CSAIL cybersecurity expert Howard Shrobe was prominently featured in the New York Times' special "Security" section this week.
With the advent of cloud computing and shiny new phones, tablets and watches, it can be easy to forget that in many ways our computer systems are still very old.
“The software we run, the programming language we use and the architecture of the chips we use haven’t changed much in over 30 years,” Howard E. Shrobe, a computer science professor at the Massachusetts Institute of Technology, said in a recent phone interview.
Dr. Shrobe and others note that the Internet’s basic design decisions were made when computer hardware was significantly more expensive than it is today. Forty years later, the consequences of decisions made in those resource-constrained days remain.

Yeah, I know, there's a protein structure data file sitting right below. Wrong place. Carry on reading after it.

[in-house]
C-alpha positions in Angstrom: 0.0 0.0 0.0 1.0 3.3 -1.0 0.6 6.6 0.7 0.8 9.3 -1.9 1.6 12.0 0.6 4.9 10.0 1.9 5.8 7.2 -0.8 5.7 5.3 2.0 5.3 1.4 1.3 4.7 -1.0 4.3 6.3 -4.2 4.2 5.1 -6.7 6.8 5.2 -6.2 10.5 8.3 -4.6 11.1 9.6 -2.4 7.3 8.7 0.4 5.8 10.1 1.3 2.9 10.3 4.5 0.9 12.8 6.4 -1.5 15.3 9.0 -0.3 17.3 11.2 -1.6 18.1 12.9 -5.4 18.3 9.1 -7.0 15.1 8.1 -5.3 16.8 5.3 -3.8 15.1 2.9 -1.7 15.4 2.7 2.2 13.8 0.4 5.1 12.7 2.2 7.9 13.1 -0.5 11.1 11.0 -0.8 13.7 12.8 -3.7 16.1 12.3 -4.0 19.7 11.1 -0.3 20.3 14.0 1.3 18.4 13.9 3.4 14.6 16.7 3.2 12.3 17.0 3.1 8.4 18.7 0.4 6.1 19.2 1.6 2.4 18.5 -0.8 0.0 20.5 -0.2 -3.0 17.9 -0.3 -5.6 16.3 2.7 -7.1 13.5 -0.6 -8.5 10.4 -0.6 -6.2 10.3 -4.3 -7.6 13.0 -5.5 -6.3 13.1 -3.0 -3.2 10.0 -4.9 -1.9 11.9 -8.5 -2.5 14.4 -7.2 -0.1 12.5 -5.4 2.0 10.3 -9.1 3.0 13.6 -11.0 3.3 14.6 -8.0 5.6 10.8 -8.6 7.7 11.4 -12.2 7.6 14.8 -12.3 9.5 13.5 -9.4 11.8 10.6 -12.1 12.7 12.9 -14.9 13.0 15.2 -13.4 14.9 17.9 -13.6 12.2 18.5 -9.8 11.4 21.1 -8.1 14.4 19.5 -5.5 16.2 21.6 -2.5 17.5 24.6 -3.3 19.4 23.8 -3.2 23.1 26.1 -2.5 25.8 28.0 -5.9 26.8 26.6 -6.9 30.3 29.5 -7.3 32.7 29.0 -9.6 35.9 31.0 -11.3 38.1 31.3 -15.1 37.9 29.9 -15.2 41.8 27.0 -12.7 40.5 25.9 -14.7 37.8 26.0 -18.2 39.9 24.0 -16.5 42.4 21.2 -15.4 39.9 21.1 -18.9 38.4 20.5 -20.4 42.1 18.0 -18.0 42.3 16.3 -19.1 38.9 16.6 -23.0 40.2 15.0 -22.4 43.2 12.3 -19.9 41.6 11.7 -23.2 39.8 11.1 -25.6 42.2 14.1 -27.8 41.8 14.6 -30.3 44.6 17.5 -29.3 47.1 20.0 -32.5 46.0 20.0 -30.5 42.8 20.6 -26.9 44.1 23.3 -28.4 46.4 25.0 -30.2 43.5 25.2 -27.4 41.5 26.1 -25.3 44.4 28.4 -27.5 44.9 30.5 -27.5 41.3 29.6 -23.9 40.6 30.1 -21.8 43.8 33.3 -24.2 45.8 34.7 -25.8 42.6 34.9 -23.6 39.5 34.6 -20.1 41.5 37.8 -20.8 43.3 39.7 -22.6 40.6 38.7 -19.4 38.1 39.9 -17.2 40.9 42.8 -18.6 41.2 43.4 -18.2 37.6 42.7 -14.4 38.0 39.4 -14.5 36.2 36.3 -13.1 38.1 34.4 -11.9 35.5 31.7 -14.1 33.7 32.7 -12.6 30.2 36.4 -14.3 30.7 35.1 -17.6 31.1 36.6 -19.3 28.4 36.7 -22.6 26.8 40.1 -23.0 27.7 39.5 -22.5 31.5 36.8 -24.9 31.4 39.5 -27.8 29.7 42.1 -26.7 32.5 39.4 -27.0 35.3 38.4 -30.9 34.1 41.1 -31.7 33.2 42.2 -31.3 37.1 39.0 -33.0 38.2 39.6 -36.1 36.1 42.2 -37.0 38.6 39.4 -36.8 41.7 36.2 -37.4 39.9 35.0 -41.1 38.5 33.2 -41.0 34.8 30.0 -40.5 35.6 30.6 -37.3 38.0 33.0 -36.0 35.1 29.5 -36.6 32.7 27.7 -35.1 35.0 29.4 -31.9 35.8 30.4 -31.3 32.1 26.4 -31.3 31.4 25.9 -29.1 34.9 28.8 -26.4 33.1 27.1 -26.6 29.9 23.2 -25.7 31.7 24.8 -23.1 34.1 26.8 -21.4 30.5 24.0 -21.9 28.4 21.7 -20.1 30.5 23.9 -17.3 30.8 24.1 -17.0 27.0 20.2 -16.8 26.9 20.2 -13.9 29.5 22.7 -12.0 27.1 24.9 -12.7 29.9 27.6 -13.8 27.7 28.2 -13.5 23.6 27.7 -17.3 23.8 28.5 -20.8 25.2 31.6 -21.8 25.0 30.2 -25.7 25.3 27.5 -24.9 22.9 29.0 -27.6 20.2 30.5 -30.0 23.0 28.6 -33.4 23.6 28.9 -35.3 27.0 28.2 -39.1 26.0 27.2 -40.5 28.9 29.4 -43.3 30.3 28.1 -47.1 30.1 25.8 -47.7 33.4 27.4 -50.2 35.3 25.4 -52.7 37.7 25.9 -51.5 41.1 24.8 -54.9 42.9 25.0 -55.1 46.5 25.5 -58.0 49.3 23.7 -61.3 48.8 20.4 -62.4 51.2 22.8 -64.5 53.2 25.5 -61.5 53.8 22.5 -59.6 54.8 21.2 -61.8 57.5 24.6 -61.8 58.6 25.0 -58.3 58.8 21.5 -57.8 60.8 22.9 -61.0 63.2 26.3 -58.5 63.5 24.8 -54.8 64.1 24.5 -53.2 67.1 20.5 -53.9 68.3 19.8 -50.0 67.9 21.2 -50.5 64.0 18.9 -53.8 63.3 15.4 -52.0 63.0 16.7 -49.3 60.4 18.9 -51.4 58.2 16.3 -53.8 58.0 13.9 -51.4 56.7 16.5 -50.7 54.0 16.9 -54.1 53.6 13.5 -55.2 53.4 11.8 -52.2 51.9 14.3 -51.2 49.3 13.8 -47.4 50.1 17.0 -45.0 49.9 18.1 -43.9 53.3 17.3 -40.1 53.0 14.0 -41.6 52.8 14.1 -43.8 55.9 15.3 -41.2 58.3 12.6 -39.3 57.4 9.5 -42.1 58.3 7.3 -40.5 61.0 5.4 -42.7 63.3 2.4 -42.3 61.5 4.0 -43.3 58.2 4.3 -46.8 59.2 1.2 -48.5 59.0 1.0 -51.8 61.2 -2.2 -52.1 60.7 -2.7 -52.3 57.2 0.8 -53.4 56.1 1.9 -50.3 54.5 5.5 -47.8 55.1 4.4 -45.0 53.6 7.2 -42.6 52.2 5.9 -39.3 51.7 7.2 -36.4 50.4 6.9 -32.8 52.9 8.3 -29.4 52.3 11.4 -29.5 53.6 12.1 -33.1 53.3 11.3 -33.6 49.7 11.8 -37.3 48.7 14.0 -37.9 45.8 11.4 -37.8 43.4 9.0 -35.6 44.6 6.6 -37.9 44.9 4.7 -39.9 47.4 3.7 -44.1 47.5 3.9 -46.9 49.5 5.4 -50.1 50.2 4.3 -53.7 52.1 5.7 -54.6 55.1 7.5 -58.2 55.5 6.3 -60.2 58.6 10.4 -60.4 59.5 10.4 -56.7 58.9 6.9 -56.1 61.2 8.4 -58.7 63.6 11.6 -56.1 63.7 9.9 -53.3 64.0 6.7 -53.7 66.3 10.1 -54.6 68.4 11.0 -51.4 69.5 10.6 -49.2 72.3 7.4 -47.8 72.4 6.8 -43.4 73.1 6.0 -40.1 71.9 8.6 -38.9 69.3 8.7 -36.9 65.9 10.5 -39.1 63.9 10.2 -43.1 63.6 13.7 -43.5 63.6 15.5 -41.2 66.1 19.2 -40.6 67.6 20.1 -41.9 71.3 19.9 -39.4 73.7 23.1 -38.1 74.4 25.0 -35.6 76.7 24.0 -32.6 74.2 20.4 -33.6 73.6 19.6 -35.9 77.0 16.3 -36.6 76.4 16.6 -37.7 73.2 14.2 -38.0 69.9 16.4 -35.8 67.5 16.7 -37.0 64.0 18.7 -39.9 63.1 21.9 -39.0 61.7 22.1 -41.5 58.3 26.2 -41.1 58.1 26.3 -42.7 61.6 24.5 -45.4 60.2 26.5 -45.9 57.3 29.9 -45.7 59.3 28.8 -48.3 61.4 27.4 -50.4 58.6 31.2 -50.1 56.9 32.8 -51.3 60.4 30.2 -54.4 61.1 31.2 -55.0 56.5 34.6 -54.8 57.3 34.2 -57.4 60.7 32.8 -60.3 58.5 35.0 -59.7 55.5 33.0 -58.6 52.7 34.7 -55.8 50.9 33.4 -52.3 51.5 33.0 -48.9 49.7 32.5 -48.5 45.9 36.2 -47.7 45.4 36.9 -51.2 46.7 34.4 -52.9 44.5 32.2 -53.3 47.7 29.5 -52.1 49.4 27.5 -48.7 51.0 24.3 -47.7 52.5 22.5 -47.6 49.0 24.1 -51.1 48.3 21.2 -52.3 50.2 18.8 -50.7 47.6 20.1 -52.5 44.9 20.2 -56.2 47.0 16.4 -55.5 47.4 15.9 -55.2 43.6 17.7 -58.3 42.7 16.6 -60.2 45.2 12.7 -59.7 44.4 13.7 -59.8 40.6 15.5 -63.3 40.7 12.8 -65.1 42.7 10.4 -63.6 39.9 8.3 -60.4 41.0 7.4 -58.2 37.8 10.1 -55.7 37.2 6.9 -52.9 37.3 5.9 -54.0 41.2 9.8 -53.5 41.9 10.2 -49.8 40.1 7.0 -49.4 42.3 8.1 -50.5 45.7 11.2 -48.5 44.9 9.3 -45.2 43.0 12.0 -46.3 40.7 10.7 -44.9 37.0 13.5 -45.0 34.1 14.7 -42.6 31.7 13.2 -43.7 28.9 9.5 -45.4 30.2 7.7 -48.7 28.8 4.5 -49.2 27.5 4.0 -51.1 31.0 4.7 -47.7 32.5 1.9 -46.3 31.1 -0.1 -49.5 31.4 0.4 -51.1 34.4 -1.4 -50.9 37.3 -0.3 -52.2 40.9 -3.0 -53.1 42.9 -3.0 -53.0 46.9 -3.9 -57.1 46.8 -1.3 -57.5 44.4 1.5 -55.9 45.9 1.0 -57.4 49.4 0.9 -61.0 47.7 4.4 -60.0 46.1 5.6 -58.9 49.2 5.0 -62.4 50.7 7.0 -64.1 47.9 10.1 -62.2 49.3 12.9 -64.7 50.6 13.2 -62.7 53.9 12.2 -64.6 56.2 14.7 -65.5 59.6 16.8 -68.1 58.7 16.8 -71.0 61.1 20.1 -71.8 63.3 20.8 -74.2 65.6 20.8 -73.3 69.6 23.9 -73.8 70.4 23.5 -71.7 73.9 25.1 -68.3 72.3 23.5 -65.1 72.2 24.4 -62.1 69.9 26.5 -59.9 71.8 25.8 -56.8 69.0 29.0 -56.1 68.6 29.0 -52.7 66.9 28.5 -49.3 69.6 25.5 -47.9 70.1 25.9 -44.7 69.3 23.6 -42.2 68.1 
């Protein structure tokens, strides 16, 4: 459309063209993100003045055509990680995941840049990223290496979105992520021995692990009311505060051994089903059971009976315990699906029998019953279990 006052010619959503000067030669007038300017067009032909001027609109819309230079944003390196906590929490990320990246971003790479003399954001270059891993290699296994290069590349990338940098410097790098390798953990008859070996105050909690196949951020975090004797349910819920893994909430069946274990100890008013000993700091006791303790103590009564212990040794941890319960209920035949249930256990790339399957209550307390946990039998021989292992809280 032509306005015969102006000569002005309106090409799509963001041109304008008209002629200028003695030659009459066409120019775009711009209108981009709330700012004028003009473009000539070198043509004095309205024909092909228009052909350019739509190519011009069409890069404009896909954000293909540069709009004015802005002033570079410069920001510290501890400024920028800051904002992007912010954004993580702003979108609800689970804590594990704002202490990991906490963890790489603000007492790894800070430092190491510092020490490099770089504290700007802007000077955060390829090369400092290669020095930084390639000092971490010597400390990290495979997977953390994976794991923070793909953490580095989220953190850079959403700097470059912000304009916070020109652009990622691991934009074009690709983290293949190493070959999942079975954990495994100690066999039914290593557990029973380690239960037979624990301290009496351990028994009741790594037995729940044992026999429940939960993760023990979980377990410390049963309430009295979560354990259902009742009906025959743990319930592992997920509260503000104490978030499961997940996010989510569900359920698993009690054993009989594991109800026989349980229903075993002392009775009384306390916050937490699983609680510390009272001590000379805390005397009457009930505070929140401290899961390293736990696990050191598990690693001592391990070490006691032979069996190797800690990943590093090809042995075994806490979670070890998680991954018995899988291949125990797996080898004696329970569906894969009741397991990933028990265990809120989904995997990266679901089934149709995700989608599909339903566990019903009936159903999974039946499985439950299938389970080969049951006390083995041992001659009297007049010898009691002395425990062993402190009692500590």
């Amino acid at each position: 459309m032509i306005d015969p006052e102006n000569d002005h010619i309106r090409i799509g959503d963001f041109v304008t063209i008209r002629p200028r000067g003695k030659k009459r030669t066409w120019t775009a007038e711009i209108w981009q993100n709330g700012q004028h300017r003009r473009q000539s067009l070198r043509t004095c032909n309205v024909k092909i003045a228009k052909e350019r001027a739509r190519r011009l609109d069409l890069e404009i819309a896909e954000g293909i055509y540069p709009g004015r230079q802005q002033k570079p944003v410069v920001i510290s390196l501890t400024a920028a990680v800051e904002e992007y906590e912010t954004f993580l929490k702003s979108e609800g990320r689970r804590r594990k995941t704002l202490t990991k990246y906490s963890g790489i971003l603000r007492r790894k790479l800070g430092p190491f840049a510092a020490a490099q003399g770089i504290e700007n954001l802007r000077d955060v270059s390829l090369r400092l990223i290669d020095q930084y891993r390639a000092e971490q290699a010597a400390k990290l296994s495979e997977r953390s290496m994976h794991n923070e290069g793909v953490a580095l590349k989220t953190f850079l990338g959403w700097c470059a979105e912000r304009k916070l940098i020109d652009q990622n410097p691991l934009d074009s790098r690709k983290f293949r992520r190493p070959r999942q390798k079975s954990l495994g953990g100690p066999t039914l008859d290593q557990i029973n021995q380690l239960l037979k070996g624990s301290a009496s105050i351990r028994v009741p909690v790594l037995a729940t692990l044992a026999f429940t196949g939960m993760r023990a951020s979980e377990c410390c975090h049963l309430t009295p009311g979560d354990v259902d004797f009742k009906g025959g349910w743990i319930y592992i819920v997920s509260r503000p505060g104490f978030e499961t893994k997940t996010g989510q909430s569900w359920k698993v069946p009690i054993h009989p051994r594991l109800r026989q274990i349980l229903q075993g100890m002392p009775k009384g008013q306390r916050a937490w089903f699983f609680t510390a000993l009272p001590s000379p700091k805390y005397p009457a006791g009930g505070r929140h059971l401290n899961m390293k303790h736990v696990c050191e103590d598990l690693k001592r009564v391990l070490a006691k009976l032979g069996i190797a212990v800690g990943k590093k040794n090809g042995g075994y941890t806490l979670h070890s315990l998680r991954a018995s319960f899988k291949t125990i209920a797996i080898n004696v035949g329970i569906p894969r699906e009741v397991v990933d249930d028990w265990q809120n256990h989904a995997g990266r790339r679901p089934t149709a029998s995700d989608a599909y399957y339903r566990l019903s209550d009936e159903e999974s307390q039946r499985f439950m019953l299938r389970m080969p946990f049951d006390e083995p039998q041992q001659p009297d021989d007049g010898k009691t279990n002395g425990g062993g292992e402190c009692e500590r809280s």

“Everything was built with performance, not security, in mind,” Dr. Shrobe said. “We left it to programmers to incorporate security into every line of code they wrote. One little mistake is all it takes for the bad guy to get in.”
Dr. Shrobe, who oversaw the Clean Slate program for Darpa until last year, said that from the beginning he wanted the programs to be more than a thought experiment.
“It was always my intent to offer a menu of technical options that companies who make computers and computer software could introduce into the commercial stream,” he said. “We’re beginning to see some of that work take effect now.”